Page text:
I thought the record books top entries was basically filled with animals that were scouted by large groups of people looking for the big ones, and calling the hunters that could afford the hunt to come and take the animal while charging a premium because it was a record book animal.
    I personally wouldn’t do this for ethics but also money. As an out-of-state hunter I try to watch what I am spending. However, I doubt this law in the books will thwart anyone from do this if they are so inclined because the people doing it has a different set of ethics than I do.




  3.  
    Kevin Schwinkendorf

    I admit this is a tricky issue. My first impulse is to say, “Hell yes, selling of GPS coordinates to a trophy should be illegal! Why do they call it ‘hunting’ after all?” But then again, technology does move forward. I’m not into “long-range hunting” if that means 1,000-yard “sniper” kills – it’s called “hunting” for a reason. Then again, you could also label use of scope optics as unethical – why not use open, iron sights the way they used to in the 1800s? Going further, you could have told Daniel Boone to put away his Kentucky long rifle, that bows and arrows (not modern archery equipment) are the only “ethical” way to hunt. Well, I like using a Model 70 with a 2.5-7x variable scope, and I don’t feel like I’m using “too much” high-tech. Theodore Roosevelt once refused to shoot a bear that was tied up to a tree – and went on to co-found the Boone & Crockett Club, which advocates for “Fair Chase” hunting. I like technology as much as anyone else, but it seems to me that selling GPS coordinates for money is going too far.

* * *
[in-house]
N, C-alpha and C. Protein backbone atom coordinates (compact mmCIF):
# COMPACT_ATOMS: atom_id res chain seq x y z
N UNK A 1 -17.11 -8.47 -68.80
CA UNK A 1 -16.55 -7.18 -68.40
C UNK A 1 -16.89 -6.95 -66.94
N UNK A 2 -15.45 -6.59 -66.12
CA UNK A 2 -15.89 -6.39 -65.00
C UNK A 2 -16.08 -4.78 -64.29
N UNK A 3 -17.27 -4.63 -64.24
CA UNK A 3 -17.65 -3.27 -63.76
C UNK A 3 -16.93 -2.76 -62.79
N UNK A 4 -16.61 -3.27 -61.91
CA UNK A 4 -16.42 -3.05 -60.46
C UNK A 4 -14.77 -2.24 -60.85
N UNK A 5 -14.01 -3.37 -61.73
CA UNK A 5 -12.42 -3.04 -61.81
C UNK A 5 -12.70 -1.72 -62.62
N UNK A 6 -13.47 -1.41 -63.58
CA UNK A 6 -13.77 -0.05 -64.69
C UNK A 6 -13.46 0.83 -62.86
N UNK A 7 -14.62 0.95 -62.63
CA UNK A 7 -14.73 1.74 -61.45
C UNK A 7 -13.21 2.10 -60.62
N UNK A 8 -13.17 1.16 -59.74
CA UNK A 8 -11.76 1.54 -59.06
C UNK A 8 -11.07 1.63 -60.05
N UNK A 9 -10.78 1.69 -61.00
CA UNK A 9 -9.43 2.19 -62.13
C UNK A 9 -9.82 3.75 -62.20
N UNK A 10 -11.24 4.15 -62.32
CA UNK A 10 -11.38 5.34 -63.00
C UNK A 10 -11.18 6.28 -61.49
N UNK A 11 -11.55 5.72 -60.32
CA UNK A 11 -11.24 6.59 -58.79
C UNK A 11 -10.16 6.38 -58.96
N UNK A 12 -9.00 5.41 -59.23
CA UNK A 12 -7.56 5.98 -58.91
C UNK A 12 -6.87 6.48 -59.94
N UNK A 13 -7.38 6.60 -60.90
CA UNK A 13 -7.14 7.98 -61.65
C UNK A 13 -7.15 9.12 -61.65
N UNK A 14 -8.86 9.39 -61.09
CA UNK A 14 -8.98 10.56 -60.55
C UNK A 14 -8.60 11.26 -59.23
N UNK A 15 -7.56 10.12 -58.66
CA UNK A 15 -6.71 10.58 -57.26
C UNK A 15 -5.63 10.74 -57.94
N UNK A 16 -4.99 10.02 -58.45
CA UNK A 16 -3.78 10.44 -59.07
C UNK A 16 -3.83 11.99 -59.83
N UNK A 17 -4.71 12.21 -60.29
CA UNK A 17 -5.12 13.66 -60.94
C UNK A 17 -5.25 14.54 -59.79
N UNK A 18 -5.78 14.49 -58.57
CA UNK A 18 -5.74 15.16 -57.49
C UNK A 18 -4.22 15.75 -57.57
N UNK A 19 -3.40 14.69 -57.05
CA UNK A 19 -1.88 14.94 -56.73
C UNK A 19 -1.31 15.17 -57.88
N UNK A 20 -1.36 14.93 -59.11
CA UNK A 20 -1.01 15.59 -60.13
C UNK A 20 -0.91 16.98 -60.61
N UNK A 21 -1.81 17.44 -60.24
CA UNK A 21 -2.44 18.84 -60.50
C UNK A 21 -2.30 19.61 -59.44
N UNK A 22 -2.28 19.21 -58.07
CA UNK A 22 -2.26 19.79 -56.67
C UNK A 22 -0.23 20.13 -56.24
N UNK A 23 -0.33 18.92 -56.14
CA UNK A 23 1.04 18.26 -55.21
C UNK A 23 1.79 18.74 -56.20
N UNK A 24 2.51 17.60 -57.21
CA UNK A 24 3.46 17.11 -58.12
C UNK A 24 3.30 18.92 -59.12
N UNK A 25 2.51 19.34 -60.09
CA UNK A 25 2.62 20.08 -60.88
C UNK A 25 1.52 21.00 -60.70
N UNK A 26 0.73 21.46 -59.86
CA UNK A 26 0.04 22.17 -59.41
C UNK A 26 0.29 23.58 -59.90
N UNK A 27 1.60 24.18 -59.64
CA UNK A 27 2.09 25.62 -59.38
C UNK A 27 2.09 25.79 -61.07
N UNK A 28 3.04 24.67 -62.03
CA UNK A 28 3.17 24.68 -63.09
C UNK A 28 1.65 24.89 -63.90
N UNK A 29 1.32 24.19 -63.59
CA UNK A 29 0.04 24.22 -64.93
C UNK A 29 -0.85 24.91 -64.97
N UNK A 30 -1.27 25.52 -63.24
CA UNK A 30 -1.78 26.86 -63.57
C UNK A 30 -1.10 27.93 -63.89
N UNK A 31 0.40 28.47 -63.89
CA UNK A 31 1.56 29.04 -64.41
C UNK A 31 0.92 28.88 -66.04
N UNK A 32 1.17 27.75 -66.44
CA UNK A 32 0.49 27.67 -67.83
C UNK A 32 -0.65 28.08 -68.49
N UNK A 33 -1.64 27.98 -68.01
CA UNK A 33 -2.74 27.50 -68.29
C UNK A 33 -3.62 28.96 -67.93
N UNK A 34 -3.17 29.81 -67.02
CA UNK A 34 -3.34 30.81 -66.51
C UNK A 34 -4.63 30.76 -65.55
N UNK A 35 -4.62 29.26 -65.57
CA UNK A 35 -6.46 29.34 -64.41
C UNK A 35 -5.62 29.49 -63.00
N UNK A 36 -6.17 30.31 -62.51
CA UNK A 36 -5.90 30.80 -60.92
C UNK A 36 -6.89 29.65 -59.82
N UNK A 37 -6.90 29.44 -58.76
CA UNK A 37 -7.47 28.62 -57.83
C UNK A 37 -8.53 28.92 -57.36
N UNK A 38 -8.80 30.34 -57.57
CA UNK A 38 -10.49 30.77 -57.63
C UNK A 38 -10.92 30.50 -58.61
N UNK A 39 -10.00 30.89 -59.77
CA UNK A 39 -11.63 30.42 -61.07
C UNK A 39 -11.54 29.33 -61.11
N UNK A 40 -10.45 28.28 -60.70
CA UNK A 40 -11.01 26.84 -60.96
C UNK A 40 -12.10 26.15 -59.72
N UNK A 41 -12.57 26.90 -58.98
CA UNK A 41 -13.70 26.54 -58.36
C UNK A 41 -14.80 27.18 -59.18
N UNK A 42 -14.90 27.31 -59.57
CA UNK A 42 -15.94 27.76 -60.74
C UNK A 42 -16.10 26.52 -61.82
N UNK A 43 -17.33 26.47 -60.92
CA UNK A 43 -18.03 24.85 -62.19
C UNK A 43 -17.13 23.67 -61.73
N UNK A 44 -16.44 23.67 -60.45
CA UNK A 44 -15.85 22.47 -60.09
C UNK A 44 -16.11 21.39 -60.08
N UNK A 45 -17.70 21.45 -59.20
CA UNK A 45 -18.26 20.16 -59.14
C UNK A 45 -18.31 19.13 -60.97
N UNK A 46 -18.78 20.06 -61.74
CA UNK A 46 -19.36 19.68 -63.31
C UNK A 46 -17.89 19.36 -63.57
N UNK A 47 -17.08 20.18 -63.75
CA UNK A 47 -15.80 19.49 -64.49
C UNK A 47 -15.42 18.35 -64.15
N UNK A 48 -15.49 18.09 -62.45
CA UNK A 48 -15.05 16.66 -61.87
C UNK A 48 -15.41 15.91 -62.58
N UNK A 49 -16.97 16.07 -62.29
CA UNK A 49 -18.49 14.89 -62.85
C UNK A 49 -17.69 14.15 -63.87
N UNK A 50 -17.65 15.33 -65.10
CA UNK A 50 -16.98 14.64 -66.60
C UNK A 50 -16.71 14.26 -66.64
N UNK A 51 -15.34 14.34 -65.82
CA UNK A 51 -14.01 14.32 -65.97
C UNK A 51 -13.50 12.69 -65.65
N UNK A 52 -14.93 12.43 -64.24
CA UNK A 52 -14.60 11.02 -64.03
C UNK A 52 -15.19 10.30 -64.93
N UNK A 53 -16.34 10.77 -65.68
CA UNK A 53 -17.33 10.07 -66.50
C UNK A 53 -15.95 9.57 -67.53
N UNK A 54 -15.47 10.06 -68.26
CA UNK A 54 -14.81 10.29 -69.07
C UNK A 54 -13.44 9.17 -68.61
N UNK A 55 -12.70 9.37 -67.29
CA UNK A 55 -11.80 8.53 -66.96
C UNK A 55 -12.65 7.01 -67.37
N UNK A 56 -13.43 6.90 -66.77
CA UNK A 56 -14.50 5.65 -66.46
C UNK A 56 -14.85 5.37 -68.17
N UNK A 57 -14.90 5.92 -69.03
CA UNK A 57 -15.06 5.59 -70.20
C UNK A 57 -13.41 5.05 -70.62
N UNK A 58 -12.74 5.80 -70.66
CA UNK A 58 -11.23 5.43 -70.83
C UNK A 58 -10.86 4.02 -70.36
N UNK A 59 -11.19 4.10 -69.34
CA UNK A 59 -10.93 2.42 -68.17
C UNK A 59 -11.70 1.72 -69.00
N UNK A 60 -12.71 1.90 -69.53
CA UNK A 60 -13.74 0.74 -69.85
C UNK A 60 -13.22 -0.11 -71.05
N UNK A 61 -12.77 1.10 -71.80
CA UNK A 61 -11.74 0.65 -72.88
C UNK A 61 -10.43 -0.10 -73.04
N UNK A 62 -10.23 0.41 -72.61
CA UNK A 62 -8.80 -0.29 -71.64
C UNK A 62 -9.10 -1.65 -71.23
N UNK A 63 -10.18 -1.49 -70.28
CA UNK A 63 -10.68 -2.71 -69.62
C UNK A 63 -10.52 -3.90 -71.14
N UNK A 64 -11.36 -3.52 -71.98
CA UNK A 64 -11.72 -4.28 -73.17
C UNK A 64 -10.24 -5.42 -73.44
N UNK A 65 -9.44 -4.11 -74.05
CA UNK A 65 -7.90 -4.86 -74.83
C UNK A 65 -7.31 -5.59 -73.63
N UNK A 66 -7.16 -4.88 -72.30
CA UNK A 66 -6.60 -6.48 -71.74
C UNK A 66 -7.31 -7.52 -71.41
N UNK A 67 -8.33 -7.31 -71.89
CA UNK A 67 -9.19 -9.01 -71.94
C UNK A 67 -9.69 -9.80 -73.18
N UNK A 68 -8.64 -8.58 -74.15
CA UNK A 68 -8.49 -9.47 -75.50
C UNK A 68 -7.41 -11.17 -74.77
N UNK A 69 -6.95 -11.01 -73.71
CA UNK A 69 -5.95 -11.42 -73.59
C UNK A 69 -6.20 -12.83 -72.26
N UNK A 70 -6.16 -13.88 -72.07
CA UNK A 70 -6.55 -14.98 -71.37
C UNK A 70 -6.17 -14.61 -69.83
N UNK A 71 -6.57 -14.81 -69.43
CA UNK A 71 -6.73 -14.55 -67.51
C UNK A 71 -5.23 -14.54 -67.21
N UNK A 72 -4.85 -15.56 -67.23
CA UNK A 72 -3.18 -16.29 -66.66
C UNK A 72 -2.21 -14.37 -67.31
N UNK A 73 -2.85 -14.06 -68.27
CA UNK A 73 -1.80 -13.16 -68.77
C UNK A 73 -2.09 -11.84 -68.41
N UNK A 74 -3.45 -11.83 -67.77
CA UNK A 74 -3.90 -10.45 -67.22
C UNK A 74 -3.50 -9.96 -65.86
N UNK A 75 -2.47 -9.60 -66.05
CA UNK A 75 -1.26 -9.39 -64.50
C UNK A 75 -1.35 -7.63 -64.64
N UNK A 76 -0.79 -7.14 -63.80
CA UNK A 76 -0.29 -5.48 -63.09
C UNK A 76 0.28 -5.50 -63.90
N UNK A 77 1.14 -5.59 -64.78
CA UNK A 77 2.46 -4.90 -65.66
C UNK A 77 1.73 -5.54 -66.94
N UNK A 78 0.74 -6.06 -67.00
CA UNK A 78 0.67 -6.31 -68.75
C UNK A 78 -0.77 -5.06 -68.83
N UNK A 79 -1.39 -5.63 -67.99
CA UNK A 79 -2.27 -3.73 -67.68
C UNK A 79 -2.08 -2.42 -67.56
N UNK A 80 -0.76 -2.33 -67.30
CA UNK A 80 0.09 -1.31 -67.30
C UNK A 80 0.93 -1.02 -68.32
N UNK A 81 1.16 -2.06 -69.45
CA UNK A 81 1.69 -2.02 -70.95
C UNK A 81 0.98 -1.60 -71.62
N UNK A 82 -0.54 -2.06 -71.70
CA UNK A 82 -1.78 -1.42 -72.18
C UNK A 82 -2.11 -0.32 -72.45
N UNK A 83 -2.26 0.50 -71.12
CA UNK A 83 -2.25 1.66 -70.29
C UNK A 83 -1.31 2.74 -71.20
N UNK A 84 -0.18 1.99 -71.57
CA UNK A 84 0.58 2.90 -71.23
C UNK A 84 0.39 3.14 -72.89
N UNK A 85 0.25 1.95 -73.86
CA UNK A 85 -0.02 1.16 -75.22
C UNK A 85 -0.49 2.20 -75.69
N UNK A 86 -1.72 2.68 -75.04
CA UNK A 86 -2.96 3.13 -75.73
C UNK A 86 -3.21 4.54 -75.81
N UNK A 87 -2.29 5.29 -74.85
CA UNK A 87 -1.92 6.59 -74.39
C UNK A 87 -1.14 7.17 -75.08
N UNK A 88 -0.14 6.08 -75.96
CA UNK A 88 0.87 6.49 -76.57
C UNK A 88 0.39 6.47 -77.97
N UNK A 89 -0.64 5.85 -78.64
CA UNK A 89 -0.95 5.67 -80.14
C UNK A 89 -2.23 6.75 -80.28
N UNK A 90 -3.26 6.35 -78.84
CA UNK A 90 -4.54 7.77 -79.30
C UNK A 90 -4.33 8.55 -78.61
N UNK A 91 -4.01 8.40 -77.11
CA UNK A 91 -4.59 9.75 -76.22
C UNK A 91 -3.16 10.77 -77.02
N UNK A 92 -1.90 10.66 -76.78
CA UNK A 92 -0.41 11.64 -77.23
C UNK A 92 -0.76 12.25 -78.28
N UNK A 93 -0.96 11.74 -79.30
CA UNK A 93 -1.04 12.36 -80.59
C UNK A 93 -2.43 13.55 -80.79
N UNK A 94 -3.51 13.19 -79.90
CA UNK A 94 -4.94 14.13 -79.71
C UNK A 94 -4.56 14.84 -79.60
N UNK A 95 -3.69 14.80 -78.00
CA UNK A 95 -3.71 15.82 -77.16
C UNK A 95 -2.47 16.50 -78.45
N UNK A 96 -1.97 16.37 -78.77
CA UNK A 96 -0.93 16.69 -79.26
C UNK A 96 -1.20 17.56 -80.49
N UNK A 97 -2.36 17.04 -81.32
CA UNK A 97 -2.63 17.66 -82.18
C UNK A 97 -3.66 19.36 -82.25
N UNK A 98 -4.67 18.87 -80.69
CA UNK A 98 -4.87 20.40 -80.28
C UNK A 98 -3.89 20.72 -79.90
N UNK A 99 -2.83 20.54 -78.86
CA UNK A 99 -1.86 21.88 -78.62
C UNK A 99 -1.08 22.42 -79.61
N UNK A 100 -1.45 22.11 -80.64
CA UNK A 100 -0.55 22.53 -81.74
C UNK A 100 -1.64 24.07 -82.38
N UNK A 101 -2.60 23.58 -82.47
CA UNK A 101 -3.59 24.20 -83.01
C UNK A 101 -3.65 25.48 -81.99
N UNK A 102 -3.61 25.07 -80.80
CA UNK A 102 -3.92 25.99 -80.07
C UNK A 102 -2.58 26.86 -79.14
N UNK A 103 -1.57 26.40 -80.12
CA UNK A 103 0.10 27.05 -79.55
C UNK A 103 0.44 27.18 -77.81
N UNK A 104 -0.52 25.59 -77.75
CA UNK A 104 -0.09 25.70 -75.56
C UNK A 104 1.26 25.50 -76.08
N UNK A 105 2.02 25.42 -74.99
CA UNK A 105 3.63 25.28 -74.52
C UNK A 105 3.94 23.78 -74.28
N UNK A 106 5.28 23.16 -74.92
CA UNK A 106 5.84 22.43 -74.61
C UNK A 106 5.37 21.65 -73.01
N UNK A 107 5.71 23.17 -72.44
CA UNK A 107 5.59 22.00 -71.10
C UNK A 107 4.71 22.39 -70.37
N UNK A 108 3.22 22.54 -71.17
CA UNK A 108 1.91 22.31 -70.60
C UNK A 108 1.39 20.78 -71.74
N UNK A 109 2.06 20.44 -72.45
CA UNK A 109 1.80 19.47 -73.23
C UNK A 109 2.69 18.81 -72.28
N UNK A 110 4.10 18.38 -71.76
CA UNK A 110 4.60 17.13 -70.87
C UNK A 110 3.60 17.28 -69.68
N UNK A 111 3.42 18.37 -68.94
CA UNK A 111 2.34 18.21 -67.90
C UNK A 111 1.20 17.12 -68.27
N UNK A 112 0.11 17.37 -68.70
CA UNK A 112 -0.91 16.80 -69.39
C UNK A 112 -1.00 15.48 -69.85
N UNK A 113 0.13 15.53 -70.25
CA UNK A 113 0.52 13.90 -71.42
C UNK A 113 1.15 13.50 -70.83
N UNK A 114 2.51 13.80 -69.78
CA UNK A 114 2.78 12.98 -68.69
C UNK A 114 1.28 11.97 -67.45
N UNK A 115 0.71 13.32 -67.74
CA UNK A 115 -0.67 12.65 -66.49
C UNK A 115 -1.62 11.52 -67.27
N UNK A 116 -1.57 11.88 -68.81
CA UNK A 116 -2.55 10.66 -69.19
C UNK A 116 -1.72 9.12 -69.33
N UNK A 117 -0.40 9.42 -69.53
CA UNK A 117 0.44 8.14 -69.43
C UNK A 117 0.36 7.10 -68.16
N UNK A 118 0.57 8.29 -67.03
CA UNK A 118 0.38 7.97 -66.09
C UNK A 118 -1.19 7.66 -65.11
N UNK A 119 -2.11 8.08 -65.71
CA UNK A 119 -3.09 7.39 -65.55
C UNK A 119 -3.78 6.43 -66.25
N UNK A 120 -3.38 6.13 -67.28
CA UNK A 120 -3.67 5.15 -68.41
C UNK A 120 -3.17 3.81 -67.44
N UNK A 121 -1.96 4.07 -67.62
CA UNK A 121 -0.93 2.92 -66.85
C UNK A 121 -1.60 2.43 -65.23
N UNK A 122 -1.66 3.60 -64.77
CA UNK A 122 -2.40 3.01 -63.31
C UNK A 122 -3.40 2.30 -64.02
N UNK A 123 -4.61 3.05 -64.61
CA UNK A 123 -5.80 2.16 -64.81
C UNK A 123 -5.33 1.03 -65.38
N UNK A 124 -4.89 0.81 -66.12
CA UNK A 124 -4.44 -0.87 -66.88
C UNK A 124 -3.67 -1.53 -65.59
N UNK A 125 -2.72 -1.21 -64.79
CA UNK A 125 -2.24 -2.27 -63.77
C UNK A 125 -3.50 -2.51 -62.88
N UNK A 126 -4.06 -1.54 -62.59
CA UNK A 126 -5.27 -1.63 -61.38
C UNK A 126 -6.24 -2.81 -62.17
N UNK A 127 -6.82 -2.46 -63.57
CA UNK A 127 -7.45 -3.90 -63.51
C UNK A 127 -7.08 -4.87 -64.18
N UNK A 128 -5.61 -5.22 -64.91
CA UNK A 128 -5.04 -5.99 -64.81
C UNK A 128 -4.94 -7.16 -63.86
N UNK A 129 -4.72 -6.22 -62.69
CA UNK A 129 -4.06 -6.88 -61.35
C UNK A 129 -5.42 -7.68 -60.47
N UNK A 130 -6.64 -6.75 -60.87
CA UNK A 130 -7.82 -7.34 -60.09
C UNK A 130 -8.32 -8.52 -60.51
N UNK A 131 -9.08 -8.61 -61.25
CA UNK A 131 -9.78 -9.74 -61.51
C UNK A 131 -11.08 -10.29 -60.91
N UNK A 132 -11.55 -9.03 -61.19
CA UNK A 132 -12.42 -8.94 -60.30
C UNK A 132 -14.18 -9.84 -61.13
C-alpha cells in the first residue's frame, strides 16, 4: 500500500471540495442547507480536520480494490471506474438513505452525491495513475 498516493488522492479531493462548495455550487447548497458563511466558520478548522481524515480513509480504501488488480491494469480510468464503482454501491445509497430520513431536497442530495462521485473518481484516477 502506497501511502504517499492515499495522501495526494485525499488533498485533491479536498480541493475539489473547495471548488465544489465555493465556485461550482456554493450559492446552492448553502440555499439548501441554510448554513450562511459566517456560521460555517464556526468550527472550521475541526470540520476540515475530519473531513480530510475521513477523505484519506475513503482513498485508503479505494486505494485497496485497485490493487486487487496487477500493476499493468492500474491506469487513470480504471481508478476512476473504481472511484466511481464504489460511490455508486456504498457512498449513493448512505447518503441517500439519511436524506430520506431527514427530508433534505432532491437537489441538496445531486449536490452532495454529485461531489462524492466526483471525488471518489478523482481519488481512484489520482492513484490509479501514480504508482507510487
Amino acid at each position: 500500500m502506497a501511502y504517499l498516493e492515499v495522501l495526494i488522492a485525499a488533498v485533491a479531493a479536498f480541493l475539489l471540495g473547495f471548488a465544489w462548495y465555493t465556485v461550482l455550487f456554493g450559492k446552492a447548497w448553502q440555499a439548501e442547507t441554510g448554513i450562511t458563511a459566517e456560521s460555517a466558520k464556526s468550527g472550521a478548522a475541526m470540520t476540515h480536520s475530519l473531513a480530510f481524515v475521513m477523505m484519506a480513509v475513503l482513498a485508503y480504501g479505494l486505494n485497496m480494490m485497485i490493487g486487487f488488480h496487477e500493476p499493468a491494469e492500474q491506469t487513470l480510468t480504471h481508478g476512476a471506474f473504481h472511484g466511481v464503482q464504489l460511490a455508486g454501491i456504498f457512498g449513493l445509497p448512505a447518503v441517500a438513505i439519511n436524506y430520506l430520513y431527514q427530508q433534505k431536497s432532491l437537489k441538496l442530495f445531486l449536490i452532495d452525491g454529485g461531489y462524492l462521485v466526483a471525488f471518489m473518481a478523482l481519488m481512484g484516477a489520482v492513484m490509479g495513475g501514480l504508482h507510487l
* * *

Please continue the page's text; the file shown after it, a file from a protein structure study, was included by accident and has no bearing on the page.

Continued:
4.  
    Dean Johnson

    Good that the state of WY is trying to curb unethical behavior, but I imagine extremely tough to enforce. Its sad that the motivation and value of hunting has been reduced to inches of horn.




  5.  
    Tom Maresca

    Totally agree it should be illegal
    Completely unetichical
    Thanks Wyoming trying to get it outlawed




  6.  

    Why are outfitters exempt come on this part is crap nobody should be allowed to do it.




  7.  
    Paul

    So, it is completely ethical to pay a guide or outfitter a few $thousand for him to take you to the scouted animals, but is somehow unethical to pay someone money for the locations?




  8.  
    CEH